At AAO 2023, Kay shares insight into the topline results of the TEASE-1 study investigating the effect of gildeuretinol (ALK-001) on the inherited retinal disease.
New topline data from the TEASE-1 study revealed atrophic lesion growth reduction among patients with ABCA4-related Stargardt Disease treated with gildeuretinol (ALK-001), a novel, selectively modified version of vitamin A.1
The findings, presented at the 127th Annual American Academy of Ophthalmology (AAO) Meeting in San Francisco, California, showed a 21% reduction in the growth of atrophic lesions in individuals treated with gildeuretinol, as opposed to the placebo-treated control arm. Among the untransformed areas, there was a 28% reduction in patients treated with gildeuretinol.
“We have an unmet need with no current US Food and Drug Administration (FDA) approved therapy yet for Stargardt Disease. These patients rapidly go blind to a visually legally blind status over a 10-year period, usually in late childhood, early adolescence,” said Christine N. Kay, MD, the director of electrophysiology, retinal genetics, and clinical trials at Vitreoretinal Associates in Gainesville, Florida, in an interview with HCPLive. “It is a visually disabling disease that we would like to be able to treat and halt progression, if possible.”
Stargardt disease affects more than 30,000 people in the United States and is one of the most common genetic causes of blindness in children and young adults without a current treatment.2 In patients with Stargardt, the ABCA4 protein is defective or absent allowing excess vitamin A dimerization, resulting in toxic by-products that damage the retinal pigment epithelium layer and lead to progressive vision loss.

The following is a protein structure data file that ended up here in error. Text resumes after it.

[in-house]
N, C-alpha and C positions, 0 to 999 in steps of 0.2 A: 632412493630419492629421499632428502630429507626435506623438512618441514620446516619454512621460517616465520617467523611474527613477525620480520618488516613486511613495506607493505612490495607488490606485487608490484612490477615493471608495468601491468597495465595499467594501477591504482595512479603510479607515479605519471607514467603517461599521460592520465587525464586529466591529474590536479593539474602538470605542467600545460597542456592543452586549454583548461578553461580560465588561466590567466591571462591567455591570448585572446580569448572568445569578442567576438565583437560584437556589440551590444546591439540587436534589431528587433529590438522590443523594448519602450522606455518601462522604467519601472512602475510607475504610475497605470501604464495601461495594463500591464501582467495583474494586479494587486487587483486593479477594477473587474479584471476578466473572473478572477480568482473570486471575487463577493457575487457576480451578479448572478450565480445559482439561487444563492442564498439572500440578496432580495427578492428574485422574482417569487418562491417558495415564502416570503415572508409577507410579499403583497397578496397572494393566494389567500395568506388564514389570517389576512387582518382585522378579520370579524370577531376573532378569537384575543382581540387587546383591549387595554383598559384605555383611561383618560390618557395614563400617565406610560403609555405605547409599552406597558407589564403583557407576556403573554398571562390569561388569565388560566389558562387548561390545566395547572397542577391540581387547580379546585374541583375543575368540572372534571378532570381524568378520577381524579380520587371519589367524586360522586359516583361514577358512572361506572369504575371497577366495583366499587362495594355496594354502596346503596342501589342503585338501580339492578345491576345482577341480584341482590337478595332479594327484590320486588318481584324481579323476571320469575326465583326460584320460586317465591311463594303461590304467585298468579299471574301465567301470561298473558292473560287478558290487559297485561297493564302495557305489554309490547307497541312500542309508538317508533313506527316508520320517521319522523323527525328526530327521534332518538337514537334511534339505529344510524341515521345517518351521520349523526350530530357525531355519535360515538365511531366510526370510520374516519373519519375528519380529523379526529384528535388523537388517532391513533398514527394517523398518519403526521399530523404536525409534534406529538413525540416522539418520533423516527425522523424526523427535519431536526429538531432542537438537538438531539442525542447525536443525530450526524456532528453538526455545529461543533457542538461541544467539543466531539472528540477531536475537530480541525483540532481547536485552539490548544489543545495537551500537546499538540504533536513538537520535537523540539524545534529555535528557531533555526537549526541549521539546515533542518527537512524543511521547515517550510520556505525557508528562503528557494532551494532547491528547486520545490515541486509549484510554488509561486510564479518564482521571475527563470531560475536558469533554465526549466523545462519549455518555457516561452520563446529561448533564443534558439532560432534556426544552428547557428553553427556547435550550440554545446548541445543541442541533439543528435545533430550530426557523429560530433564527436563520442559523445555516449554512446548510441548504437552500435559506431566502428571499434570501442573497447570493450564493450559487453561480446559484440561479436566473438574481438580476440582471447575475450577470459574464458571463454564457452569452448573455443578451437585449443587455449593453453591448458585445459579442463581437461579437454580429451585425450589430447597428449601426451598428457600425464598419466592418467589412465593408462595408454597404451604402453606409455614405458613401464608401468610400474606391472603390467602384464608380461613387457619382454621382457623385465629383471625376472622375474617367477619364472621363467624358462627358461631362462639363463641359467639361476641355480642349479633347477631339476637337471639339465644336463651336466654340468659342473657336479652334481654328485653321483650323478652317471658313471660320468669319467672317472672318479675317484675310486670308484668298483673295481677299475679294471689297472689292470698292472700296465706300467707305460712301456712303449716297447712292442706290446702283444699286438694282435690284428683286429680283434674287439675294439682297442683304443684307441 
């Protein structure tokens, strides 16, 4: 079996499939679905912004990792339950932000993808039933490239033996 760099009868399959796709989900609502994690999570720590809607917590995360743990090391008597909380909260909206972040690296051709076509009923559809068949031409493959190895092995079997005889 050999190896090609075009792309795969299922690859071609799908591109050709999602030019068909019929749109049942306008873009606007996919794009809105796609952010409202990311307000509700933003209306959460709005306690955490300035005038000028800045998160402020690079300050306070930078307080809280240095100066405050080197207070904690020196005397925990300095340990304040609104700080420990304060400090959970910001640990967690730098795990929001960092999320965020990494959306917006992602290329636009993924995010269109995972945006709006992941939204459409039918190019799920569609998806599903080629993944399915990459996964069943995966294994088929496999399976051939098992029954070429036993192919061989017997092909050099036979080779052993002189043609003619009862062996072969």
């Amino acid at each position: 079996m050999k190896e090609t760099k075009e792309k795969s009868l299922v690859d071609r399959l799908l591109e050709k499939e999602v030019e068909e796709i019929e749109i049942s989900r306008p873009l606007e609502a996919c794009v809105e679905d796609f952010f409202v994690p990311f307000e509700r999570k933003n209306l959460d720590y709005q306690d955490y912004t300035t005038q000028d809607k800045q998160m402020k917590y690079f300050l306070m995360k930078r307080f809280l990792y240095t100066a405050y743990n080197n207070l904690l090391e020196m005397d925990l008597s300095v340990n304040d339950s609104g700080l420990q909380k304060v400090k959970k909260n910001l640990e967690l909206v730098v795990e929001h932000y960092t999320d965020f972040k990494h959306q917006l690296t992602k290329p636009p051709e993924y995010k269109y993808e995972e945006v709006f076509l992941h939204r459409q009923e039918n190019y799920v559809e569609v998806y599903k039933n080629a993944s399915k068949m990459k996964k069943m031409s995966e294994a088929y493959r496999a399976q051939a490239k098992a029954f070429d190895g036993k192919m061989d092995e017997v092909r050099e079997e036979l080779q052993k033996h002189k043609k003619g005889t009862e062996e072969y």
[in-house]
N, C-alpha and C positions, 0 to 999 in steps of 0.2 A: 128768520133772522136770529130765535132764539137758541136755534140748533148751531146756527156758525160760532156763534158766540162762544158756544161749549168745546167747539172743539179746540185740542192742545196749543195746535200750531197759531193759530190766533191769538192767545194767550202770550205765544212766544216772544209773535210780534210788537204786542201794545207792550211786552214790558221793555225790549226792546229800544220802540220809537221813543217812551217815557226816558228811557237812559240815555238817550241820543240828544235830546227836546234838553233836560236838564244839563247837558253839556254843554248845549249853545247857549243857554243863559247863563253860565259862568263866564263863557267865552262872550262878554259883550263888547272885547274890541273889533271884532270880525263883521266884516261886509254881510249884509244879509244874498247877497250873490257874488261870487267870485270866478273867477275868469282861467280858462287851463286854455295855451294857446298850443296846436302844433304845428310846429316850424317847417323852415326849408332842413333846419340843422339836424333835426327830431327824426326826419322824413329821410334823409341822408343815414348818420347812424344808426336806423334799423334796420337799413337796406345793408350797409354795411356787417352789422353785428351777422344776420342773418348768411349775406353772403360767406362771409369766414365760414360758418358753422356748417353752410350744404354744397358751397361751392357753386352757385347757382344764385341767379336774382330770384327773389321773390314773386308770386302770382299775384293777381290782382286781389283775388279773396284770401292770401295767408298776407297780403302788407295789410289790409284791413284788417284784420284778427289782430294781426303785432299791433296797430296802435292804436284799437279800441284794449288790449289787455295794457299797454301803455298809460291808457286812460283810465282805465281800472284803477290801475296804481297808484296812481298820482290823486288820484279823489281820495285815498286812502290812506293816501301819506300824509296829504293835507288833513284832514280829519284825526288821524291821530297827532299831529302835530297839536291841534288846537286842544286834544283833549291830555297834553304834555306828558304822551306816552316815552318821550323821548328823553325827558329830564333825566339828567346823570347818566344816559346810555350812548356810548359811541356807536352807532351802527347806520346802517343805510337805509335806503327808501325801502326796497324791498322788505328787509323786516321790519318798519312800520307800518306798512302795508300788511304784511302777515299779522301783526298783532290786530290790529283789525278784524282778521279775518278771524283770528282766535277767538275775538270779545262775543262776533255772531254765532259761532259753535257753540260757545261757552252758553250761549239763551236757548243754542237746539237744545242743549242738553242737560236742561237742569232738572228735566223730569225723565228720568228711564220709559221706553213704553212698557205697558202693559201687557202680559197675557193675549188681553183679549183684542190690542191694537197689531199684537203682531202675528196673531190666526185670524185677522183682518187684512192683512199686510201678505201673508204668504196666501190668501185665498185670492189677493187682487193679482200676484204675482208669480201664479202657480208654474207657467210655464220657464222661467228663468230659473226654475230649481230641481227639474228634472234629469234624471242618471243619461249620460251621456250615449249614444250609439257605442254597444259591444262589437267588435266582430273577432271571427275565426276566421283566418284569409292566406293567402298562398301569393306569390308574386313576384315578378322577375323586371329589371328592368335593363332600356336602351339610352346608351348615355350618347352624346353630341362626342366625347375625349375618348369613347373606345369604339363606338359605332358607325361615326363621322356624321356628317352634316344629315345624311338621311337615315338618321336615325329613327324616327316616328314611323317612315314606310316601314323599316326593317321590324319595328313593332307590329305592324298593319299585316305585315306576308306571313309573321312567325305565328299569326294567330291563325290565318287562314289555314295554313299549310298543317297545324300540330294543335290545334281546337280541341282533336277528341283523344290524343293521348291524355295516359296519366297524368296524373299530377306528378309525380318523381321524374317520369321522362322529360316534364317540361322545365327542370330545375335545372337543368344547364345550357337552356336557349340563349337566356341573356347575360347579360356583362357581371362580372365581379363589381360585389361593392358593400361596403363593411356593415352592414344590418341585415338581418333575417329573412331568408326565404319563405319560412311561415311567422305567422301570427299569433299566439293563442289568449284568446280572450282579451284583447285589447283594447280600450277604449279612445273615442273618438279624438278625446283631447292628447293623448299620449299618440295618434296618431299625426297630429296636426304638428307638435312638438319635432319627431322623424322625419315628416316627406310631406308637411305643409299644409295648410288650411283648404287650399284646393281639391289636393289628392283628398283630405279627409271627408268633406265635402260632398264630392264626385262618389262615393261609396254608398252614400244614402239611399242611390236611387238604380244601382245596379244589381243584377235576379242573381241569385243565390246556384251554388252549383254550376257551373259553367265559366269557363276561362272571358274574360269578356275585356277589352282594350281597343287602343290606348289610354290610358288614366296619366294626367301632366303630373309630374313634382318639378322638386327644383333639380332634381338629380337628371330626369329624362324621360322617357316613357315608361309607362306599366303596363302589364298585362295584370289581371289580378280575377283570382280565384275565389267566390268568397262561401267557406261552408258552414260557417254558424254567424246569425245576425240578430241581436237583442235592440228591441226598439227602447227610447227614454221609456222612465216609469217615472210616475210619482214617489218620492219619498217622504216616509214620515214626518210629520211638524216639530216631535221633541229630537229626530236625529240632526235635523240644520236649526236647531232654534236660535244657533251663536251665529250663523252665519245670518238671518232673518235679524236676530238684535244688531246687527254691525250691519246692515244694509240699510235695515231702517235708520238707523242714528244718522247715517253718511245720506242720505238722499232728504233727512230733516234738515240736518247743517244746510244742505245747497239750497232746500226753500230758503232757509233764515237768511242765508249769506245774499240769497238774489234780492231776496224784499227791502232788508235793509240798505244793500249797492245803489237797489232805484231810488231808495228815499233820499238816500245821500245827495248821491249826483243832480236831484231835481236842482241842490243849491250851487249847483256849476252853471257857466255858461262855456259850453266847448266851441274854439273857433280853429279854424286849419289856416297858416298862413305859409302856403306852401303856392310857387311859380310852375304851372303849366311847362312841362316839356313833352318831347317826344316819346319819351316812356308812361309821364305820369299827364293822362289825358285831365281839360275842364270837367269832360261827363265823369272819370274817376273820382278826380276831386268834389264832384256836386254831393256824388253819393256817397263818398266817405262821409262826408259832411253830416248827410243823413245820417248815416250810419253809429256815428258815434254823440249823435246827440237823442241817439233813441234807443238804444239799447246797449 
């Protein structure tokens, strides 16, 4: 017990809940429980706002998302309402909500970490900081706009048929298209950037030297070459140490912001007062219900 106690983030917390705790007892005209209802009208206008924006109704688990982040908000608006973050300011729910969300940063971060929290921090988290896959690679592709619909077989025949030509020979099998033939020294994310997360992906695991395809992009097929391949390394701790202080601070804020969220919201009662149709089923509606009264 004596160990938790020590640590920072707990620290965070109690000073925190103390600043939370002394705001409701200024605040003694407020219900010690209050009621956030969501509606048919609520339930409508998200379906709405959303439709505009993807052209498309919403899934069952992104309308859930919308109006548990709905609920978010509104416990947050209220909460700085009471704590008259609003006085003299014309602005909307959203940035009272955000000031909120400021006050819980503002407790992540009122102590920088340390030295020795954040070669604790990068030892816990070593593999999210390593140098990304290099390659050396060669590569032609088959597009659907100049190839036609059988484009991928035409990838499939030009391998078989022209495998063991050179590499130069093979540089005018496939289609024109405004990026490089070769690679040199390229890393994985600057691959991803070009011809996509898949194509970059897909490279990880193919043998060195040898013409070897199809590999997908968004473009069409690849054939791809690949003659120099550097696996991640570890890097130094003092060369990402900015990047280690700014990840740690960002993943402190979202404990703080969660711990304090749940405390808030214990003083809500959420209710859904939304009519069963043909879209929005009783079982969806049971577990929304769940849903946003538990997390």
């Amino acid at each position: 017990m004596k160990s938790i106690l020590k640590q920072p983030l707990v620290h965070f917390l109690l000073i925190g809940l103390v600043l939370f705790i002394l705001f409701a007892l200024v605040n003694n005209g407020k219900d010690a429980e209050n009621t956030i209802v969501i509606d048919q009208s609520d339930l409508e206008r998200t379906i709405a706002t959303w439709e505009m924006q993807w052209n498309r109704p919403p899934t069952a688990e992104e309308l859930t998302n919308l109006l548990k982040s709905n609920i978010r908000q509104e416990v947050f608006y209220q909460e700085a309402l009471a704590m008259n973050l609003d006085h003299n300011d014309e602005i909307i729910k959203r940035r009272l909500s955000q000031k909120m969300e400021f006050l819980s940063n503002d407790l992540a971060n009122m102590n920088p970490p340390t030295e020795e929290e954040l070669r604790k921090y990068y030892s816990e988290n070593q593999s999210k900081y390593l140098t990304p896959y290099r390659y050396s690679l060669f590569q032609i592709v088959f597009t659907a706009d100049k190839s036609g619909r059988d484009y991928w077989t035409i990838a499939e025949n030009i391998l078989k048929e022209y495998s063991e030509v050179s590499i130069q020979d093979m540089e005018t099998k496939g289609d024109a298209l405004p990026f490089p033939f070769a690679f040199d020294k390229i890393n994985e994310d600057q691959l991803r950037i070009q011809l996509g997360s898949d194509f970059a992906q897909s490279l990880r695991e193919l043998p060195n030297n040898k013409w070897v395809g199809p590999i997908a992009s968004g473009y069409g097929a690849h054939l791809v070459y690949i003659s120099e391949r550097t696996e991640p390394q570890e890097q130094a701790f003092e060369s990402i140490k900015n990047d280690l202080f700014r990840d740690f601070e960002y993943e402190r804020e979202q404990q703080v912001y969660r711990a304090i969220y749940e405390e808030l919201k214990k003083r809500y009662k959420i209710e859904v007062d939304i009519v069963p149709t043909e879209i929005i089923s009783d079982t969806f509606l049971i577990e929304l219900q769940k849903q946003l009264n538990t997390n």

The TEASE-1 study is a randomized-controlled, double-masked clinical trial evaluating oral gildeuretinol (ALK-001) and the growth of atrophic lesions among patients with Stargardt Macular Dystrophy. The therapy is in clinical development to selectively address the underlying mechanism of Stargardt disease and reduce the rate of vitamin A dimerization in the eye.
In TEASE-1, 30 patients were randomized to gildeuretinol treatment and 20 patients to the control arm, with 10 of these patients switching to active treatment at 12 months.1 The trial augmented the control arm by including 59 natural history cases with Stargardt macular dystrophy.
Safety signals revealed the drug was well-tolerated, with effects expected from a Vitamin A drug. A post-hoc analysis investigating microperimetry to determine visual function also revealed an 80% reduction in the loss of retinal sensitivity in individuals treated with gildeuretinol, as opposed to placebo, suggesting a benefit in function.
The FDA has granted Breakthrough Therapy Designation and Orphan Drug Designation to gildeuretinol for the treatment of Stargardt Disease.
For more insight into the TEASE-1 results, watch the full interview with Kay in the video above.